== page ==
"There is a great opportunity for a more scale-able and synergistic approach through closer partnership," Alan says. "We are glad that we built a relationship with several humanitarian actors (including WFP and the ETC) that go well beyond that point."
The Charter is "a real step forward," reflects Eutelsat's Simon Gray. "Eutelsat has been working with the humanitarian sector for over 25 years, donating expertise, communications solutions and financial support to initiatives such as Télécoms Sans Frontières and NetHope. Satellite solutions are vital in establishing high-speed connectivity in crisis situations and by supporting the Charter we are reinforcing our commitment to humanitarian causes."
"The Charter is a formal structure that we have put in place and have all agreed at the highest levels of our companies. This shows how collegiate the satellite industry is. We are also the first industrial sector to really come together for humanitarian purposes," adds Simon, who also acts as the private sector coordinator of the Charter with the ETC. He's worked for several years to find the terms needed to bridge the corporate and humanitarian worlds.
A unifying signal
As a forum for humanitarian communications specialists that gathers United Nations (UN), non-governmental, governmental and corporate entities, the ETC is in a unique position to drive collaborations and planning that might otherwise be disparate.
The International Telecommunication Union (ITU), the UN agency that coordinates global telecommunication activities, is a partner of the ETC that will prove indispensable to the proper functioning of the Charter. It's a golden opportunity for UN inter-agency cooperation as well.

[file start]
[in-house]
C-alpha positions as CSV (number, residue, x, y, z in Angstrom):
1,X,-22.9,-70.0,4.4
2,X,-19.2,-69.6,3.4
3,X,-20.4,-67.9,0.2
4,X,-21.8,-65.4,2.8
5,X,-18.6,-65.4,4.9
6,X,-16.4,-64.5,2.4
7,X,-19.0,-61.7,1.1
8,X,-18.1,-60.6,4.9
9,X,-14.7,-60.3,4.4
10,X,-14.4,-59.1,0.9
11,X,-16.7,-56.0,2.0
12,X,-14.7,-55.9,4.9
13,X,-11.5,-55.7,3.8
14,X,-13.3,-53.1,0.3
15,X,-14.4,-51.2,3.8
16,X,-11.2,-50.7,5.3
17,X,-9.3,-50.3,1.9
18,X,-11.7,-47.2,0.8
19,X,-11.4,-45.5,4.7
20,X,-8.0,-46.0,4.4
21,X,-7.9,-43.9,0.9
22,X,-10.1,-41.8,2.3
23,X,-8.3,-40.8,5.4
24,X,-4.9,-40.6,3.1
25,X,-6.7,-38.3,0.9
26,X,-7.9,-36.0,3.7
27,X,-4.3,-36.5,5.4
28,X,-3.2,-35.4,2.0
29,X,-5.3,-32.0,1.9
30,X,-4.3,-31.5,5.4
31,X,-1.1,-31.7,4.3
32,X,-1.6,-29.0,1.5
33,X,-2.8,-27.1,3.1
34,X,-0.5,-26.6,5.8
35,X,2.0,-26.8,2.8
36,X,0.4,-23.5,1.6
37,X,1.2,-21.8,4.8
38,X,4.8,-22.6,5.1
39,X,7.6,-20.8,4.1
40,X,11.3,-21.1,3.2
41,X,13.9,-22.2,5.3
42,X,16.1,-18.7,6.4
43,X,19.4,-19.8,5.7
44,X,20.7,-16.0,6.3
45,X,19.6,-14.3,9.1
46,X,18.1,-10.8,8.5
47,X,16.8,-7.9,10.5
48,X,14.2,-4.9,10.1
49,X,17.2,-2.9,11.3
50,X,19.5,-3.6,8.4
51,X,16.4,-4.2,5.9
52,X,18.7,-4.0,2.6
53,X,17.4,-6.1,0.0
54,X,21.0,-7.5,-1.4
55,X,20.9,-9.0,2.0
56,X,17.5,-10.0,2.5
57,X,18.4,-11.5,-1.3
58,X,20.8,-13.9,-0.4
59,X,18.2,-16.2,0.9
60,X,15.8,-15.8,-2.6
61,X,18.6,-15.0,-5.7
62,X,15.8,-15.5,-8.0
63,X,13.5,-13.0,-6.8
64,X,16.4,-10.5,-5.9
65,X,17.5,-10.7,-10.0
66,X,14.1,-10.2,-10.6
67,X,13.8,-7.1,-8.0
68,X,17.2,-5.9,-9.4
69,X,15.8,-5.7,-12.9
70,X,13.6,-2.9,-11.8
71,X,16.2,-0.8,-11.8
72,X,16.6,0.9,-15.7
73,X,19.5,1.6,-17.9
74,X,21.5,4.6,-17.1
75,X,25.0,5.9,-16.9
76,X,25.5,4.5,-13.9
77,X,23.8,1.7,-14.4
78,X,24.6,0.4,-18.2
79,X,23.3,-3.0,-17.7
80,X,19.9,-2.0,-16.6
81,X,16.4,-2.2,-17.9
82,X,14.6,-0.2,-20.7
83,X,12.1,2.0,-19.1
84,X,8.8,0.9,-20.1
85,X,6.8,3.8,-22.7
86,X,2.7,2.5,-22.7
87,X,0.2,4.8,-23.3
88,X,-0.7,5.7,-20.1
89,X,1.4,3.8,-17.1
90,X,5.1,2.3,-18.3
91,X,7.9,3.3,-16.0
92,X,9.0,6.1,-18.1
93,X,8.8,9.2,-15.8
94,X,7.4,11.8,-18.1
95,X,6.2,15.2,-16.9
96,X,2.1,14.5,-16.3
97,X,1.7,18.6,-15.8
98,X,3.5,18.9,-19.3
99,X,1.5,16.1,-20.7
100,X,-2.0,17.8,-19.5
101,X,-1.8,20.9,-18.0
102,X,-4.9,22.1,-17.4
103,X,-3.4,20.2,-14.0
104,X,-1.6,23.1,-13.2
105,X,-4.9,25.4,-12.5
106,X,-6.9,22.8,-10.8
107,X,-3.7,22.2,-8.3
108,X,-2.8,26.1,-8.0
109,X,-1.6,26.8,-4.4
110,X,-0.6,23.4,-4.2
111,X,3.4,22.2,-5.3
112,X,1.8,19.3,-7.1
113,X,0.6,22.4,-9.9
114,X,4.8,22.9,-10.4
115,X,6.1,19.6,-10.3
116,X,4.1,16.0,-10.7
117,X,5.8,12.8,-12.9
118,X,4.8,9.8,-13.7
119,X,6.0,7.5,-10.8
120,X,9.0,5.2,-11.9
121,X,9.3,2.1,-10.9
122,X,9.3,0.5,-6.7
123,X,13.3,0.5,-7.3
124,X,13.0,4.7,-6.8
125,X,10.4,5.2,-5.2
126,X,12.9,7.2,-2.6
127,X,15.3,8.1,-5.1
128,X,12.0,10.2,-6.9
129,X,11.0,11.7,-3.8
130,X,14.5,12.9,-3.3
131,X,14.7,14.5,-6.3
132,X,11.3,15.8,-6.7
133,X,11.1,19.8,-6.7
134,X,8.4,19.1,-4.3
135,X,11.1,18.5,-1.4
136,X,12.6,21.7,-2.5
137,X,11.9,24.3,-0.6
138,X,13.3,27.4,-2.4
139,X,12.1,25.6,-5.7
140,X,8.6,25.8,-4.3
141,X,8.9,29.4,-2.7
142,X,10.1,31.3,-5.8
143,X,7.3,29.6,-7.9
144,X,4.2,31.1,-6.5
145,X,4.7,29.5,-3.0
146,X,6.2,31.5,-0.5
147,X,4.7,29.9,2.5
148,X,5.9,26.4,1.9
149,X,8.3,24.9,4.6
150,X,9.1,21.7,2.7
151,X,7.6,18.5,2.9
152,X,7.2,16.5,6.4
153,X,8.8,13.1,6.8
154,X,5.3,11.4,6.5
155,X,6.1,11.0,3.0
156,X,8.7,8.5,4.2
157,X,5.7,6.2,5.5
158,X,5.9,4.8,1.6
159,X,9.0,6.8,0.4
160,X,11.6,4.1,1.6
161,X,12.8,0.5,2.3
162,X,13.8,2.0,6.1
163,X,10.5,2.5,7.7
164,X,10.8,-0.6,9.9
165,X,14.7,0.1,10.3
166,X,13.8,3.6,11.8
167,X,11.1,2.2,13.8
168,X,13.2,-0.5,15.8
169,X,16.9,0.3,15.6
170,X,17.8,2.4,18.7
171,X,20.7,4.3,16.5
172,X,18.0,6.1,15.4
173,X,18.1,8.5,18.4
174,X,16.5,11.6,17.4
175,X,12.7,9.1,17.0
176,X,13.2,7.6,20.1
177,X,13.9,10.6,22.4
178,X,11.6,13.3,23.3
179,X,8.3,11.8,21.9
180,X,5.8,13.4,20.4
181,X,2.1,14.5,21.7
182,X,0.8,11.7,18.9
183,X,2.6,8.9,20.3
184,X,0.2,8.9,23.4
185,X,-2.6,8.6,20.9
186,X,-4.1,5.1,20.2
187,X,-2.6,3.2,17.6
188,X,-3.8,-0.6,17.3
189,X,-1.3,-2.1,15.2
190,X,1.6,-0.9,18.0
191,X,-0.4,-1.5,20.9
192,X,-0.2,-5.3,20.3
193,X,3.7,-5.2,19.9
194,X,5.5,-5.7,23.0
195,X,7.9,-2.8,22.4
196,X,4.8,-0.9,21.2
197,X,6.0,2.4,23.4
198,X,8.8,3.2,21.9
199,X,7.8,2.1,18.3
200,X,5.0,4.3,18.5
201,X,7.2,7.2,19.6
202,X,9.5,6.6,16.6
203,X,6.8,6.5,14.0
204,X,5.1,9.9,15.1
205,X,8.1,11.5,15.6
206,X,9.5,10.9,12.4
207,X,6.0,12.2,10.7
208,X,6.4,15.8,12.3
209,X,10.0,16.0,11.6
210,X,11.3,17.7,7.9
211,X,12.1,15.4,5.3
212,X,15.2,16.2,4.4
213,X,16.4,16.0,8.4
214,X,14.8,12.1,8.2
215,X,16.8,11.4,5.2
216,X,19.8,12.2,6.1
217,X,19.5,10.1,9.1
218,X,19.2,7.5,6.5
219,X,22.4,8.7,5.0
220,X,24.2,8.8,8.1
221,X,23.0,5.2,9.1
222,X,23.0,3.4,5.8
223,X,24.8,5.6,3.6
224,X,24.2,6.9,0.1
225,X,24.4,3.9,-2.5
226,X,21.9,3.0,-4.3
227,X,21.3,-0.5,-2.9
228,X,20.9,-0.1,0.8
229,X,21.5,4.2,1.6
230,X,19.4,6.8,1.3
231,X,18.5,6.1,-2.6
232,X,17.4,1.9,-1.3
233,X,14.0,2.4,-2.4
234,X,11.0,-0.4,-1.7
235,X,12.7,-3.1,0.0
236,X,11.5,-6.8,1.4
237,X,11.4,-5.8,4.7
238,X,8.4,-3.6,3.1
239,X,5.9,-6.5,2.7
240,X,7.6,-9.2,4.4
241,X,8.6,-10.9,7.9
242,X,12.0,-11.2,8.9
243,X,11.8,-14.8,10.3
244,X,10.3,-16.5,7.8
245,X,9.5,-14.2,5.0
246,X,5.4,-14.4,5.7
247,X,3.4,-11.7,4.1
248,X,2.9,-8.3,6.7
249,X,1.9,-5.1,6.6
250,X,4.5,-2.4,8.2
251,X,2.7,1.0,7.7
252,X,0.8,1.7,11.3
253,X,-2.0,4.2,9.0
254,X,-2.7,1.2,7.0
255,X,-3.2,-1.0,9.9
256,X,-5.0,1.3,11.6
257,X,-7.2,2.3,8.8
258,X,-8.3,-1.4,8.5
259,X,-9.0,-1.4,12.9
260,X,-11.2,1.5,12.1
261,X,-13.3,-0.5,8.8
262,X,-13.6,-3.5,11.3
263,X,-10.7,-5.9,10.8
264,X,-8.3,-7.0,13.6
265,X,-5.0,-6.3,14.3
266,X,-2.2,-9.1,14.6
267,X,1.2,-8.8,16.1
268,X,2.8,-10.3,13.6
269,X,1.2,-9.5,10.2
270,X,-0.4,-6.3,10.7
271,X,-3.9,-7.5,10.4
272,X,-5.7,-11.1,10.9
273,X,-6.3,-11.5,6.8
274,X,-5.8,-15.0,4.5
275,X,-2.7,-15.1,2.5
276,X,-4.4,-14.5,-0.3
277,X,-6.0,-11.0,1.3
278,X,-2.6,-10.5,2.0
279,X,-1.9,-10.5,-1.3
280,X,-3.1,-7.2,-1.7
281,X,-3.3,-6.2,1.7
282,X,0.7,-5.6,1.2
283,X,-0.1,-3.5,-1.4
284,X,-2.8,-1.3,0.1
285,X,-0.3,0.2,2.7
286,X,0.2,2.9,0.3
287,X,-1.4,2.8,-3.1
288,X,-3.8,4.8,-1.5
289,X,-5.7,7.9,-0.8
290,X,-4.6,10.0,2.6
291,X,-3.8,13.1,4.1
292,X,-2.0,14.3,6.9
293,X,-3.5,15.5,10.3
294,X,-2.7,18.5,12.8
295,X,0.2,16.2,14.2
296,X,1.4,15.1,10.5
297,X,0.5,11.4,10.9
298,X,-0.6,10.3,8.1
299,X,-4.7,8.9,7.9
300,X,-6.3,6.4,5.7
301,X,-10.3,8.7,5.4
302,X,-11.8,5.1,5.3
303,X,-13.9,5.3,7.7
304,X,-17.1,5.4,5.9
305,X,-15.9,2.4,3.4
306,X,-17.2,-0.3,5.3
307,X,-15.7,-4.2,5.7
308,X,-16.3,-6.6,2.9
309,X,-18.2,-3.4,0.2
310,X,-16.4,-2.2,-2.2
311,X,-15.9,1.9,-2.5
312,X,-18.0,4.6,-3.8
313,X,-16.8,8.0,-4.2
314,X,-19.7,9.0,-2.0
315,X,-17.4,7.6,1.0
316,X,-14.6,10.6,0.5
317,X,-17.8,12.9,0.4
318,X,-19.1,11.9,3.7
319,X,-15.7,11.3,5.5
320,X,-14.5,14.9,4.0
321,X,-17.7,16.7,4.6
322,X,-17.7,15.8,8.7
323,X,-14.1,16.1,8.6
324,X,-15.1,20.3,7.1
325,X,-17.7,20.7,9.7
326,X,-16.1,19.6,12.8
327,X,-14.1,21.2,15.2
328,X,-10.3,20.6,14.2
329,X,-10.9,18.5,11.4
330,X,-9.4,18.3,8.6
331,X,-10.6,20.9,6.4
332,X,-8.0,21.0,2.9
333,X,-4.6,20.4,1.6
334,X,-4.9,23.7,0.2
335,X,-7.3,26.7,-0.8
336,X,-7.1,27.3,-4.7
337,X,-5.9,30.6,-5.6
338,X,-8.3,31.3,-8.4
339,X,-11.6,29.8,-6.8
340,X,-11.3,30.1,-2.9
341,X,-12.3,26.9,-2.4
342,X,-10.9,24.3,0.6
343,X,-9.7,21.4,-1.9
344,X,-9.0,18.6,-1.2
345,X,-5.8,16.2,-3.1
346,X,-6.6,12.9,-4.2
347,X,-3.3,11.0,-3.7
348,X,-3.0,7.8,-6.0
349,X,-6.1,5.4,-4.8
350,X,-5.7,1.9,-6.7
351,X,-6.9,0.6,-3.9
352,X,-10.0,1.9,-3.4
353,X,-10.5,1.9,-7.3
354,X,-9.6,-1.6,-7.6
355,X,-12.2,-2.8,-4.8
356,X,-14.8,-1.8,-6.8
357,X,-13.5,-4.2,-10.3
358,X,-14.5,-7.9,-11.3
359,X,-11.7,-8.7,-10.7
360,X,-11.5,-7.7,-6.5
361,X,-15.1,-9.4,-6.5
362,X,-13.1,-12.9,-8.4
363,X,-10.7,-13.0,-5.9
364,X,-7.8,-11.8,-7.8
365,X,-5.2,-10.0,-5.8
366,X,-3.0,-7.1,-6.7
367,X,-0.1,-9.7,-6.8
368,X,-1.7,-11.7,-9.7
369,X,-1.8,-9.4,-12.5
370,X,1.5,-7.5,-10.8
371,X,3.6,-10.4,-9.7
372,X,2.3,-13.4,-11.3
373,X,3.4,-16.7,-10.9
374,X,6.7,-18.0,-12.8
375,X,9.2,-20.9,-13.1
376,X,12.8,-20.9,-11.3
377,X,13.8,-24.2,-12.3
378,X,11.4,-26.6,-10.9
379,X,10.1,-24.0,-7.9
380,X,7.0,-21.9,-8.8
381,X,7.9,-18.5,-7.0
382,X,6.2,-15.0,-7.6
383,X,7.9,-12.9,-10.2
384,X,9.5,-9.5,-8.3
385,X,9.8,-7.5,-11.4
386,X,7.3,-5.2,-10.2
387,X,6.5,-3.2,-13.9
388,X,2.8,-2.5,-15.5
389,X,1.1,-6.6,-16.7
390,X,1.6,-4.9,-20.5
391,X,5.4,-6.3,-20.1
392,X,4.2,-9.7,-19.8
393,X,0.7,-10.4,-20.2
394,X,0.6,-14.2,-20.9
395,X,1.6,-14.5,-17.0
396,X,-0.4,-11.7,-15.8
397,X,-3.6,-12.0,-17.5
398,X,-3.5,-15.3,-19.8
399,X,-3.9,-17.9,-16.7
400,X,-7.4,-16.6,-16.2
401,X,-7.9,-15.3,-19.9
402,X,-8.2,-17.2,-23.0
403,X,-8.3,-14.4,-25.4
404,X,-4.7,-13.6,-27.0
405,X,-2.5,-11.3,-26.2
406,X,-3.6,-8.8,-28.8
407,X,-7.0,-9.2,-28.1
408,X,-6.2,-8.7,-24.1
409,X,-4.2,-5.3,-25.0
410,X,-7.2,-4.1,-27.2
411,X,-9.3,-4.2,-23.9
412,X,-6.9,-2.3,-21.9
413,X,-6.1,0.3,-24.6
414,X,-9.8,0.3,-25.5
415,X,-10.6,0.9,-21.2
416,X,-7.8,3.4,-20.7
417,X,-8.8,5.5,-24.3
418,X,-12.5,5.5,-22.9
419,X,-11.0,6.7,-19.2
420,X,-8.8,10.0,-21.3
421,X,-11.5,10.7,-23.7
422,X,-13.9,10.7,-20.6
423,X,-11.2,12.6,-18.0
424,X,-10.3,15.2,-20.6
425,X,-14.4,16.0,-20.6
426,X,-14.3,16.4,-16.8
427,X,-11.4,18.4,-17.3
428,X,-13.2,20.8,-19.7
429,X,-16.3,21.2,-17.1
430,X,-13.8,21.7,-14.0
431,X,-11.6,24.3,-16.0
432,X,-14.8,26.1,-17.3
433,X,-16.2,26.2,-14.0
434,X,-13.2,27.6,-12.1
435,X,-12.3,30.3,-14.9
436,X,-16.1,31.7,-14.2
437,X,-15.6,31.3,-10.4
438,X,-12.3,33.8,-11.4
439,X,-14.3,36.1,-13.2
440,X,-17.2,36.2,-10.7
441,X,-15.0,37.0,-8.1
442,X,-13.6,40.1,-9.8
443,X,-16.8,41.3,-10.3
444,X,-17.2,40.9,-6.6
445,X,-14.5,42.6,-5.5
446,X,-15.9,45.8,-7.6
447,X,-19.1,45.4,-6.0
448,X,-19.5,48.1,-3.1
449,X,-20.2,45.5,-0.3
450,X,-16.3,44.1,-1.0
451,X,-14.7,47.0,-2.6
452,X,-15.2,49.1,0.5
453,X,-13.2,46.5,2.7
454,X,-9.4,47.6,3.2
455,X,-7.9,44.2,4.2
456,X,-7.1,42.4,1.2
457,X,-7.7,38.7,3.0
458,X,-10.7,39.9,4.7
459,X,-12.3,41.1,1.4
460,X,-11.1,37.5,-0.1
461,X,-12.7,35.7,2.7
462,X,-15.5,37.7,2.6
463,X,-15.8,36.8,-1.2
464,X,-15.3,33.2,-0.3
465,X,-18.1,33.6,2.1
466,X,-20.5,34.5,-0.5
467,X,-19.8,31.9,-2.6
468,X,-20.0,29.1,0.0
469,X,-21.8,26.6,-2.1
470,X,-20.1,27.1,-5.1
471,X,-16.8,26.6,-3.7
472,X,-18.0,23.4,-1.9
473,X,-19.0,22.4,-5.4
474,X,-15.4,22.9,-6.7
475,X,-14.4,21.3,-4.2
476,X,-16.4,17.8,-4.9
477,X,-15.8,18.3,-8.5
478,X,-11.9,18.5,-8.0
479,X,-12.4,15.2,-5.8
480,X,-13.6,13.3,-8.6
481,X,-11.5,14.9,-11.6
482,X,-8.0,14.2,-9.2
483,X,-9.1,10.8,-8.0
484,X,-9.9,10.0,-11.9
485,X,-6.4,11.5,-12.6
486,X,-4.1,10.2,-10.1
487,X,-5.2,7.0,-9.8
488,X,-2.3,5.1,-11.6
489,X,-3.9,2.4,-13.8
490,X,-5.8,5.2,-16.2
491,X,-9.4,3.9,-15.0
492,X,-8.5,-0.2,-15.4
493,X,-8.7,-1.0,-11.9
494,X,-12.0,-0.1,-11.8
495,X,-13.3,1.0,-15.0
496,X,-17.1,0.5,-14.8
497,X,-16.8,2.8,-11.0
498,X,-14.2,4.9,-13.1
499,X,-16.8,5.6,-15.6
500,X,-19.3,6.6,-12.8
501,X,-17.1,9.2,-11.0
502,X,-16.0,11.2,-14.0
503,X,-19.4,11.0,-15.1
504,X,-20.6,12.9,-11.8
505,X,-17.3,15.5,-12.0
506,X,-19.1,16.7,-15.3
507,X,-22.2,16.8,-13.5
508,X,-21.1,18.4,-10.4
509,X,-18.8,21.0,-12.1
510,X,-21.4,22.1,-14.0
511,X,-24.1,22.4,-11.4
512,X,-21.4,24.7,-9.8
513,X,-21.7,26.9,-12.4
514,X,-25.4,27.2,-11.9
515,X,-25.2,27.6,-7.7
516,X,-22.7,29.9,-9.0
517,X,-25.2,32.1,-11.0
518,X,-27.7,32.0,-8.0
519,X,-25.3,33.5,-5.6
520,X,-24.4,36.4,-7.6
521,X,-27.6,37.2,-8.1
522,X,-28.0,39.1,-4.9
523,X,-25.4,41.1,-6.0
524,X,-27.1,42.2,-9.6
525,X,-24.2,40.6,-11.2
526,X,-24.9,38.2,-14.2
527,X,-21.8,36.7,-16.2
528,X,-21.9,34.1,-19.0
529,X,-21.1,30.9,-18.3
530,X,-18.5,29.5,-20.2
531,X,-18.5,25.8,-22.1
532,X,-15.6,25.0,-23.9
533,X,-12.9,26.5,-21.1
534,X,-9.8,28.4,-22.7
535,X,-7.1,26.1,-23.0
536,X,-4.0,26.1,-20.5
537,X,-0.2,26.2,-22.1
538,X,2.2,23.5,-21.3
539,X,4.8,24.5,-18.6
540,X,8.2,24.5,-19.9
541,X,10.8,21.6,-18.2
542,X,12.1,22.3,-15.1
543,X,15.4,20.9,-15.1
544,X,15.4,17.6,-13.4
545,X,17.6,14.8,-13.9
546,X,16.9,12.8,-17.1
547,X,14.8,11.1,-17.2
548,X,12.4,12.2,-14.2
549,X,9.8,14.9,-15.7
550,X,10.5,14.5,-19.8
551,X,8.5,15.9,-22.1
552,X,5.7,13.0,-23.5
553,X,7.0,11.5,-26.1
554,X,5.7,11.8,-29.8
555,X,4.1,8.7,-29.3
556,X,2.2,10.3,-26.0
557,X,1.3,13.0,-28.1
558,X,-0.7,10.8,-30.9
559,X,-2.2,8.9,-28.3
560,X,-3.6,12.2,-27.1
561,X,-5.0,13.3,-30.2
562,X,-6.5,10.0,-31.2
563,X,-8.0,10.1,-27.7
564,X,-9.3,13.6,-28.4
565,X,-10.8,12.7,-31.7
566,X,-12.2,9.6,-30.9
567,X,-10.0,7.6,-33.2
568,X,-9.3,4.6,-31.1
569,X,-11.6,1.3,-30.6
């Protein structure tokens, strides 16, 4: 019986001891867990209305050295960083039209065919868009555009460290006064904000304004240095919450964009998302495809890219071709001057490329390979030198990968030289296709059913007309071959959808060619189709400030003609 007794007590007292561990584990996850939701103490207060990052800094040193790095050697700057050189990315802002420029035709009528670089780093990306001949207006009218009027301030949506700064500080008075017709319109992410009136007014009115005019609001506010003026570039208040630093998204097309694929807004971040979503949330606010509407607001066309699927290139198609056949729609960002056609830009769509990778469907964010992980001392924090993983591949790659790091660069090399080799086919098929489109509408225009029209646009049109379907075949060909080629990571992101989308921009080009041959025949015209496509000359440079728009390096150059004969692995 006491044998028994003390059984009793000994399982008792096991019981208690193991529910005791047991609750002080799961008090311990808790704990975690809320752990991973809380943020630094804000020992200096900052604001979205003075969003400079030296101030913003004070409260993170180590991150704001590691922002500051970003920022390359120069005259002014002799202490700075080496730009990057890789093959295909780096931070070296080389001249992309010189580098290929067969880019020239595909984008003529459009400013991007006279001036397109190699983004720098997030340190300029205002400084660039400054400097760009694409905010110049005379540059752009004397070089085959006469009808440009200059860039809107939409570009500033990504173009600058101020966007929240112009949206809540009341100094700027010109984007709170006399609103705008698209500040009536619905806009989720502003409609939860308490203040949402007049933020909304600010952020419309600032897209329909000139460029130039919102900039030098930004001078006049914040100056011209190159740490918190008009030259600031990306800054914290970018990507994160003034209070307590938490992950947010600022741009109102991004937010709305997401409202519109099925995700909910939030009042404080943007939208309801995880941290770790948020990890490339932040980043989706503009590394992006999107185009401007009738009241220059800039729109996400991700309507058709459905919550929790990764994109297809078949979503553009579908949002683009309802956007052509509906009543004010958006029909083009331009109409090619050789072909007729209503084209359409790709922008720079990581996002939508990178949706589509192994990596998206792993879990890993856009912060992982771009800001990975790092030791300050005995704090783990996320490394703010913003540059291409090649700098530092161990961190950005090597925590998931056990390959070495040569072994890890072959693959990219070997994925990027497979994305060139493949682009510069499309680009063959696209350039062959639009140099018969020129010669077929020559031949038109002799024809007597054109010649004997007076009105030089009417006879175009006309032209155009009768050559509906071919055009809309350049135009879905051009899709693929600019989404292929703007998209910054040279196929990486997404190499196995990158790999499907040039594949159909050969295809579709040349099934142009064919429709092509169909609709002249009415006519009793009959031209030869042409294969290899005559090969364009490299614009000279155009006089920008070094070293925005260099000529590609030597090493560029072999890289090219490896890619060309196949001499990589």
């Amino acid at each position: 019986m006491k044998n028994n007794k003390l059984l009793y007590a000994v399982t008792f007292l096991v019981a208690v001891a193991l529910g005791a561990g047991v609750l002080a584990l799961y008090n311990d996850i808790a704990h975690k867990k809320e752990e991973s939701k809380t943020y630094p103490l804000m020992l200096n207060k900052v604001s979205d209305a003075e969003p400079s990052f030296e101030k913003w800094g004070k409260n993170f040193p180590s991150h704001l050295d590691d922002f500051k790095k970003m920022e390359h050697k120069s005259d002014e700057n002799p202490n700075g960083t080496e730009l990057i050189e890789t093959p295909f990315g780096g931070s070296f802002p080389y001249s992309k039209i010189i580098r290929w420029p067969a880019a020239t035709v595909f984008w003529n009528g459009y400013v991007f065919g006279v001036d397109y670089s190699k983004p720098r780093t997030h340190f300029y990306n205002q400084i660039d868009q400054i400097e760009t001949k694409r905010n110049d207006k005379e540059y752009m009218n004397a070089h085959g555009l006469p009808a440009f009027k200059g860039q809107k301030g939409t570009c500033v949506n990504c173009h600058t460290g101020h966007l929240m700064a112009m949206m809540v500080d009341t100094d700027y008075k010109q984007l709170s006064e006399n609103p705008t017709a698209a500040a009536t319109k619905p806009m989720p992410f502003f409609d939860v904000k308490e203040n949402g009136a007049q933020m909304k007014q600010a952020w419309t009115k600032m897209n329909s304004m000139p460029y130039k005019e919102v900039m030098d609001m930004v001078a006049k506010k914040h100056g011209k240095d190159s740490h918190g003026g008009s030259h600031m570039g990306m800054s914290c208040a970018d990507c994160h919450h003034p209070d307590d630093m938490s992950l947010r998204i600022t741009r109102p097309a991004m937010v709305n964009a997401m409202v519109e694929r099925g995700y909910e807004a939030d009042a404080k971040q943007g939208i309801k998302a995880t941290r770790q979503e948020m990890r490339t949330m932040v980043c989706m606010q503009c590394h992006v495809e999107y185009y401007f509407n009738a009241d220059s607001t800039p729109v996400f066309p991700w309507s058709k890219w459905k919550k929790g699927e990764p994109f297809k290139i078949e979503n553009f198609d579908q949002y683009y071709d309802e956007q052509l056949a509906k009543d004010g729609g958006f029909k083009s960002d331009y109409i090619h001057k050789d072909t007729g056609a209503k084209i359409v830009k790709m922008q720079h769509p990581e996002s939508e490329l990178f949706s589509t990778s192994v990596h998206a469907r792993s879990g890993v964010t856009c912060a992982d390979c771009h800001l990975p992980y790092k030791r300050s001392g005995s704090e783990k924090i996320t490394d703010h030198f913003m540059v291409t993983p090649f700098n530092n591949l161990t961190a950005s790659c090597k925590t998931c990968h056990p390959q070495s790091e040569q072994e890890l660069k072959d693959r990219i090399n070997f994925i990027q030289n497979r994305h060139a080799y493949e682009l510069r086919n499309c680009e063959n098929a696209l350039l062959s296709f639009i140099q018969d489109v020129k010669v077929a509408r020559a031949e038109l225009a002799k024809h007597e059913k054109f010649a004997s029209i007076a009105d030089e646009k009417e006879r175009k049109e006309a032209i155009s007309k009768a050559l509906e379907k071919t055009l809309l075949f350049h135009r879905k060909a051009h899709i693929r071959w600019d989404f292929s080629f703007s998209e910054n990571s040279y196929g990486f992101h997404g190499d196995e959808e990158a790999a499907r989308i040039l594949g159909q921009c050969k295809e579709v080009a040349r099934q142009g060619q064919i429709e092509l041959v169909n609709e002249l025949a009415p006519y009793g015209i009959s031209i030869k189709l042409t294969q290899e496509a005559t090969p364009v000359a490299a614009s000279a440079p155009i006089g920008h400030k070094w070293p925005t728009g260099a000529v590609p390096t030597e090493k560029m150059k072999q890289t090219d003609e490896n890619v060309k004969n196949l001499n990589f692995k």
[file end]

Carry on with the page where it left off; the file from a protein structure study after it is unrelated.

It partly comes down to lobbying for customs and import regulations: shipping equipment into countries after a disaster can pose problems for private sector companies involved in emergency response. "Most of the satellite players will experience these issues," says Simon. "Having the ITU and WFP on board has got to be good for the industry and for the country, because aiding and rebuilding continues on way past the emergency."
"Together we can optimize our disaster response and provide tools and platforms that allow organizations to communicate internally, to coordinate with other humanitarian agencies, and to reach out to communities in need to save lives," says Doreen Bogdan-Martin, Director of the Telecommunication Development Bureau of the ITU. "It is through such collaboration and partnerships that we can create new and innovative opportunities to enhance disaster resiliency and risk reduction," she says.
As a Charter coordinator, Simon also takes time to think about what's coming next. Preparedness measures are a top priority for the ETC and the Charter. "Why wait until after a disaster?" Simon says.
"Why not be thinking about disaster resilient communication networks that can be part of an integrated ICT strategy so are already in place and can therefore be activated seamlessly?" he adds. The Charter is part of a high-tech evolution of "real coordination between actors in the humanitarian world and the private sector," Simon says. "I hope it is a permanent addition to the disaster response landscape."